On the Job

Can You be Fired for No Reason?

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By Kenneth Bredemeier
Special to washingtonpost.com
Friday, July 20, 2007; 8:27 PM

Most workers in the United States are employed at will, a term that essentially means they can quit -- or be fired -- without reason. But does that mean employees have no protection from their employers' whims?

That's what this worker wonders:

I work in Virginia, which is an "at-will" state. Does that mean if you are fired or laid off there's no recourse at all?

Most states and the District of Columbia are considered at-will states, says Bill Bethune, a Washington lawyer who handles corporate cases. This means that employers can fire an employee just as freely as a worker can quit for another opportunity. (Different states have varied exceptions to that general rule, notes Bethune, such as probationary periods after which firings must be for cause.)

So does that mean workers employed at will have no options if they are let go? It does not, says Bethune. The right to dismiss workers at will is not absolute.

Under federal law, an employer cannot fire an employee because of race, gender, religion or disability, among other stipulations.

And many states have added additional worker protections, adds Bethune. In Virginia, for example, a mother cannot be fired for breastfeeding her baby. In D.C., Maryland and parts of Virginia, a worker can't be fired because of their sexual orientation. Also in the District, firings based on a worker's family responsibilities, political affiliation or personal appearance are prohibited.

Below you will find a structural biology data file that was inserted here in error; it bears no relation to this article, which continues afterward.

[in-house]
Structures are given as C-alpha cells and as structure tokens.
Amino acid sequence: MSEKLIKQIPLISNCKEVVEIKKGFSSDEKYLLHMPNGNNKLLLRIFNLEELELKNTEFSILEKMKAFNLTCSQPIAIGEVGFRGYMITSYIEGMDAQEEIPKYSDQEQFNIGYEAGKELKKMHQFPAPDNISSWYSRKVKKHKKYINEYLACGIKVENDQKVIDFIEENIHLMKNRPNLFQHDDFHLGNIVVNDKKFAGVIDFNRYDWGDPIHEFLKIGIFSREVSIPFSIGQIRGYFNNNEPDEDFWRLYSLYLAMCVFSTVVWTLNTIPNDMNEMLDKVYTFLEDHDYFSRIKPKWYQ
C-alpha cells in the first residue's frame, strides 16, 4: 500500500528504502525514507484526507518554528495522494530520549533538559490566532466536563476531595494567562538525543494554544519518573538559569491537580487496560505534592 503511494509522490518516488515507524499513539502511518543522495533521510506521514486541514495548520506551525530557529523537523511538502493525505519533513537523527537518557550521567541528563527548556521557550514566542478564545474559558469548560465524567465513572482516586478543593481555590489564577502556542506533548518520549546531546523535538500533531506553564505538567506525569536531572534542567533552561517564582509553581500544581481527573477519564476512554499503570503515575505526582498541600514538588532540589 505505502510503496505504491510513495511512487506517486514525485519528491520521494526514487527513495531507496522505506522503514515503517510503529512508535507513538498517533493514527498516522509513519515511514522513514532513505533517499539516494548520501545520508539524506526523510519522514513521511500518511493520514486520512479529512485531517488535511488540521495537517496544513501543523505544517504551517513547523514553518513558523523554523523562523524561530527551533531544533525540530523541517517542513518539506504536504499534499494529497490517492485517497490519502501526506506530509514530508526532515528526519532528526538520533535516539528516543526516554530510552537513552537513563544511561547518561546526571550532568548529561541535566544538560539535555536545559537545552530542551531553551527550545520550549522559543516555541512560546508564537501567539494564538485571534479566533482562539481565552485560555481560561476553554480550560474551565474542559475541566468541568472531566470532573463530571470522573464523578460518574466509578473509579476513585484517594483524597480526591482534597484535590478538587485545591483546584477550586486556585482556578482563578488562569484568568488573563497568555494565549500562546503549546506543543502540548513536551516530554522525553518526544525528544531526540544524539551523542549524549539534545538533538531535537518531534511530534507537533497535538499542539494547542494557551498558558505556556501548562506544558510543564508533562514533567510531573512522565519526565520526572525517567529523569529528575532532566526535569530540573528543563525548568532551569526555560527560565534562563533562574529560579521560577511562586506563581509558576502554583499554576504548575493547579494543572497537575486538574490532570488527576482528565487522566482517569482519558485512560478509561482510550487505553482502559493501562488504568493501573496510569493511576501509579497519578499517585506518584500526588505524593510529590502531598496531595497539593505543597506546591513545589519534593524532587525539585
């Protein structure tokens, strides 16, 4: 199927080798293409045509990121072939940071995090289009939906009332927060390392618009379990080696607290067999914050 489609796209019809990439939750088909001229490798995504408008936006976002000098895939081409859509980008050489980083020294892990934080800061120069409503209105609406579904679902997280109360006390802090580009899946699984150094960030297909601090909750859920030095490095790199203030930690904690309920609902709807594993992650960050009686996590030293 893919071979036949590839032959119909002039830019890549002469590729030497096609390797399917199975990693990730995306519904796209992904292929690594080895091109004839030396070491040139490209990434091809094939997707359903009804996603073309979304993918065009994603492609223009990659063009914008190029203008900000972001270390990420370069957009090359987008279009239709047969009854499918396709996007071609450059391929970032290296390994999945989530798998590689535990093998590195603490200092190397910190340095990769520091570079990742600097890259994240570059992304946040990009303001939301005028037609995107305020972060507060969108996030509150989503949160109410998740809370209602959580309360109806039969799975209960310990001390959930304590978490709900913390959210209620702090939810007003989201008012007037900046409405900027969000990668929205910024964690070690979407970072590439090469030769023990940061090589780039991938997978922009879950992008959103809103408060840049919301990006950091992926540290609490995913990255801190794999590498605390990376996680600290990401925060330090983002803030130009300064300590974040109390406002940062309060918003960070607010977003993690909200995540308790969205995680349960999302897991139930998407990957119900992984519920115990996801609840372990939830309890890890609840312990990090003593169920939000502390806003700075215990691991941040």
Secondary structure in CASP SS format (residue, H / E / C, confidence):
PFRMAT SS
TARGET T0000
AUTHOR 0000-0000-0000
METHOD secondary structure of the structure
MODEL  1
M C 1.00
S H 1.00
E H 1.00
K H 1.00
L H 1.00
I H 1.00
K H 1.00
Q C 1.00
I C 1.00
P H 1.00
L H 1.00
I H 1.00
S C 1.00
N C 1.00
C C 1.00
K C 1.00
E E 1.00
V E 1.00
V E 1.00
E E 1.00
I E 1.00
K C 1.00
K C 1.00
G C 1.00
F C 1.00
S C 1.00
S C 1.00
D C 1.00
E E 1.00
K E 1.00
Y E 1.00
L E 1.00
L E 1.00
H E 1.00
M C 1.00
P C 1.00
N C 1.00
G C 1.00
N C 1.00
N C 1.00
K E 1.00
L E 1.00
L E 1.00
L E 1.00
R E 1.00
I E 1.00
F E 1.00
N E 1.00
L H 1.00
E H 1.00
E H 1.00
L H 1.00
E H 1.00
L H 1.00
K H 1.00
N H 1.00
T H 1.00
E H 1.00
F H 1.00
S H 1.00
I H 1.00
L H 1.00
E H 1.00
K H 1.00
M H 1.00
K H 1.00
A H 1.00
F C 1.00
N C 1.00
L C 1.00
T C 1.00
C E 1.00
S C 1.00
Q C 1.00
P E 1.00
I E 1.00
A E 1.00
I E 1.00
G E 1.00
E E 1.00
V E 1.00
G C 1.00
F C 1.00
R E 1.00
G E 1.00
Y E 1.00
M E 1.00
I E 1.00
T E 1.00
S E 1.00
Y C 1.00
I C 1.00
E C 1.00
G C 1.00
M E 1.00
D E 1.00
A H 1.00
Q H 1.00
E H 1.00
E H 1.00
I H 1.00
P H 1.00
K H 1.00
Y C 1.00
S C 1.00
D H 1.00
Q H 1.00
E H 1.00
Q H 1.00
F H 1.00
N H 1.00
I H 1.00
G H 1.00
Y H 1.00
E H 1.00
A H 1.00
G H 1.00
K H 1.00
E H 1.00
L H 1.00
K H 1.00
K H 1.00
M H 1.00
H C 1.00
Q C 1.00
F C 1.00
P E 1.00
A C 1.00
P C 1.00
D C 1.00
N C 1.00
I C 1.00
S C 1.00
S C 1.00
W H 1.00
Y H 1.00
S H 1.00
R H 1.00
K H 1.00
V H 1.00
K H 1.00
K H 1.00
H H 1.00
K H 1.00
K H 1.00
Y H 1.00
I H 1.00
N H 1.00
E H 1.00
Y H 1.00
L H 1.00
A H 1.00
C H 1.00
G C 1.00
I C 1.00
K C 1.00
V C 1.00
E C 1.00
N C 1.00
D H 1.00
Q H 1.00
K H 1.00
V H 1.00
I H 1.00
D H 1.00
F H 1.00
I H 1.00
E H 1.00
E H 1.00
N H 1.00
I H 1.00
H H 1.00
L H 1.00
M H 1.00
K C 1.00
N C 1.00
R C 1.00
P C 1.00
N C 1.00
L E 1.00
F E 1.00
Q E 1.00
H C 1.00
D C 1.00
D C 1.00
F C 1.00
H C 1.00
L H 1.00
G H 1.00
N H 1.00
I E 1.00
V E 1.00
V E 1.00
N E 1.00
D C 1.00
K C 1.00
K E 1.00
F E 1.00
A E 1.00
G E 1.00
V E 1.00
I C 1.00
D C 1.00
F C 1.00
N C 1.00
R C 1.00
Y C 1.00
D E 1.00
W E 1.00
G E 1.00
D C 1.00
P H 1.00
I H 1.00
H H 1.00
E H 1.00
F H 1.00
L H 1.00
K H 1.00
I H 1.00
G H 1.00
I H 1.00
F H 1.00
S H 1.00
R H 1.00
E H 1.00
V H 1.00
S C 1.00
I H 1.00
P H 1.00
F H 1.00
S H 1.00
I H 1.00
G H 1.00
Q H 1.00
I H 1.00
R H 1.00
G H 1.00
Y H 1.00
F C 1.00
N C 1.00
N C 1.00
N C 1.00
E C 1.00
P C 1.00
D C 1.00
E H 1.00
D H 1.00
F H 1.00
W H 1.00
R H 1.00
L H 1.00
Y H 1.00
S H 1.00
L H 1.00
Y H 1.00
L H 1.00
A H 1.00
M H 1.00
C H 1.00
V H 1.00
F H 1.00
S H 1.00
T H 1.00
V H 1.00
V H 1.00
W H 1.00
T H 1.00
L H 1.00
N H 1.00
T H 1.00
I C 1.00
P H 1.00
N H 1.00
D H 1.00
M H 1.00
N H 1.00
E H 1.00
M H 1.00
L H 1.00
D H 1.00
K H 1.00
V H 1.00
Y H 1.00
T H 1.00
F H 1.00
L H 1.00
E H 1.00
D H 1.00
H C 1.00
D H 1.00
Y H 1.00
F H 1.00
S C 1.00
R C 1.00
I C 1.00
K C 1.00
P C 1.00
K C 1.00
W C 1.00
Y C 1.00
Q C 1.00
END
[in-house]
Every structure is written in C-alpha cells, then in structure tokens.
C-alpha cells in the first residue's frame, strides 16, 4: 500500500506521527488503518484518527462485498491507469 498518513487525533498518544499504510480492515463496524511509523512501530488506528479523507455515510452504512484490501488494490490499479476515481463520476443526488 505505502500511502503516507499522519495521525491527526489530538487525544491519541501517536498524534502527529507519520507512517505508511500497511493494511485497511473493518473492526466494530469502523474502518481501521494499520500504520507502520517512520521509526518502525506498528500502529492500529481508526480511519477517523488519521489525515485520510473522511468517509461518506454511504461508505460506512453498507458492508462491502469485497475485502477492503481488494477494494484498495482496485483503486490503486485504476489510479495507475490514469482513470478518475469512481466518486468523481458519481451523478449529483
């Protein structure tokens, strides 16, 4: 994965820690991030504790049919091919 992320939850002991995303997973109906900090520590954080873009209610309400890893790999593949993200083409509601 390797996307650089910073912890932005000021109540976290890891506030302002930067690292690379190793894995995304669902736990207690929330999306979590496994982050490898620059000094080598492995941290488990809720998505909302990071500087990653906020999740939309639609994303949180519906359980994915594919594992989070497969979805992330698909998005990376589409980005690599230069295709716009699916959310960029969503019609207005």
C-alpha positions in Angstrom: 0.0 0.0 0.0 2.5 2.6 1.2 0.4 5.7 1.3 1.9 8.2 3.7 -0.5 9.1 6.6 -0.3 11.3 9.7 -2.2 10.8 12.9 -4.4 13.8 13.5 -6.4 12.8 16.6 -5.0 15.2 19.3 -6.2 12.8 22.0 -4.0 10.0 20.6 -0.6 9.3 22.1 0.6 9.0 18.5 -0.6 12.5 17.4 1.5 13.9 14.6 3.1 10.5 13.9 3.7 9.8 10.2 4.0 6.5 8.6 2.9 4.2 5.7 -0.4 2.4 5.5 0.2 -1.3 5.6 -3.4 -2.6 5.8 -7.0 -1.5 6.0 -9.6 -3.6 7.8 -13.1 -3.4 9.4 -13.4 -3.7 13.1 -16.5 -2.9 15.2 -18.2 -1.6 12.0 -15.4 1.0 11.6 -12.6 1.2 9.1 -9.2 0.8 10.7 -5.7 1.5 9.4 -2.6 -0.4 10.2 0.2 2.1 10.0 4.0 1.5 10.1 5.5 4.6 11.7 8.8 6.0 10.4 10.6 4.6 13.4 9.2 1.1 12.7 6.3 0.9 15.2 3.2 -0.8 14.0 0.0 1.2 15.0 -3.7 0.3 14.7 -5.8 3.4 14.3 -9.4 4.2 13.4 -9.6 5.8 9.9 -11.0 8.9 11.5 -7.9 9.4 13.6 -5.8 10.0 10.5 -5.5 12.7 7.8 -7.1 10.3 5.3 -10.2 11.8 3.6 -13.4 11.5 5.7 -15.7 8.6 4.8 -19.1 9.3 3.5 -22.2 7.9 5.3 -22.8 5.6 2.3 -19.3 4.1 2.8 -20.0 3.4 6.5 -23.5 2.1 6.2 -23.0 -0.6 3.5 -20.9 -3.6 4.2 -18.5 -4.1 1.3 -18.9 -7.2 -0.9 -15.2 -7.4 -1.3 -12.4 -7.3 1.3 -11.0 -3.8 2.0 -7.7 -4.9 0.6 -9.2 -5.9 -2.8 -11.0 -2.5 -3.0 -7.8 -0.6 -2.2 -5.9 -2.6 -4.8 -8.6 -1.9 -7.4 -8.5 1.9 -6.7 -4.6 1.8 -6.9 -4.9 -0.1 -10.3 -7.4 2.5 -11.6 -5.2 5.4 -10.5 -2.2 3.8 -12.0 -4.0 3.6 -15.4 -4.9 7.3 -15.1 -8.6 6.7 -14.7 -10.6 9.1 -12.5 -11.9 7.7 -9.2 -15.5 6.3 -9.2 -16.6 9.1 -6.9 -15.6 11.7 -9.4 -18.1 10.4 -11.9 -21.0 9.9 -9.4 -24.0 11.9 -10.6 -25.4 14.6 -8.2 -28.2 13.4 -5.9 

If one suspects that they were fired for improper reasons, they have options. Union members or those with personal service contracts can file a grievance claim. This requires a detailed investigation into the circumstances leading up to the firing -- and could result in a reversal, if the employer is found to be in violation, Bethune adds. Unfortunately, non-union workers are on their own, he continues. If they feel they've been wrongfully dismissed, they can certainly take legal action. Unlike union workers, however, they'll have to incur those costs.

Kenneth Bredemeier has six years of experience writing about the workplace. On the Job, a column addressing real worker questions about office relationships, corporate policies and workplace law, is written exclusively for washingtonpost.com. To submit a question, e-mail onthejob@washingtonpost.com. We reserve the right to edit submitted questions for length and clarity and cannot guarantee that all questions will be answered.


© 2007 The Washington Post Company

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